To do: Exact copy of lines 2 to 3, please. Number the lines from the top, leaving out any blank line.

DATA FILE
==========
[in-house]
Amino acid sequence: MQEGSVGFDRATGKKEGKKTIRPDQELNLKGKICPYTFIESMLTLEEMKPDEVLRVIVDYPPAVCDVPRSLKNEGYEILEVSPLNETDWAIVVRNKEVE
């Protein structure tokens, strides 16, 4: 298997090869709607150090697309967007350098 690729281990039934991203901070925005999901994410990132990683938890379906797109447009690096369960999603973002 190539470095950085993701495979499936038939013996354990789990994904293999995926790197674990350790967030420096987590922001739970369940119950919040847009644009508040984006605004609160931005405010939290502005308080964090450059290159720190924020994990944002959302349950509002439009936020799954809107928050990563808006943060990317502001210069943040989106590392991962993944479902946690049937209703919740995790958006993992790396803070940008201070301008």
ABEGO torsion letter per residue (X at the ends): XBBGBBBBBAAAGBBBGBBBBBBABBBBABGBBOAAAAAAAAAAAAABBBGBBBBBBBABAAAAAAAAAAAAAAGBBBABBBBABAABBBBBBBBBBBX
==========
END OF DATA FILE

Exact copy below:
Amino acid sequence: MQEGSVGFDRATGKKEGKKTIRPDQELNLKGKICPYTFIESMLTLEEMKPDEVLRVIVDYPPAVCDVPRSLKNEGYEILEVSPLNETDWAIVVRNKEVE
């Protein structure tokens, strides 16, 4: 298997090869709607150090697309967007350098 690729281990039934991203901070925005999901994410990132990683938890379906797109447009690096369960999603973002 190539470095950085993701495979499936038939013996354990789990994904293999995926790197674990350790967030420096987590922001739970369940119950919040847009644009508040984006605004609160931005405010939290502005308080964090450059290159720190924020994990944002959302349950509002439009936020799954809107928050990563808006943060990317502001210069943040989106590392991962993944479902946690049937209703919740995790958006993992790396803070940008201070301008």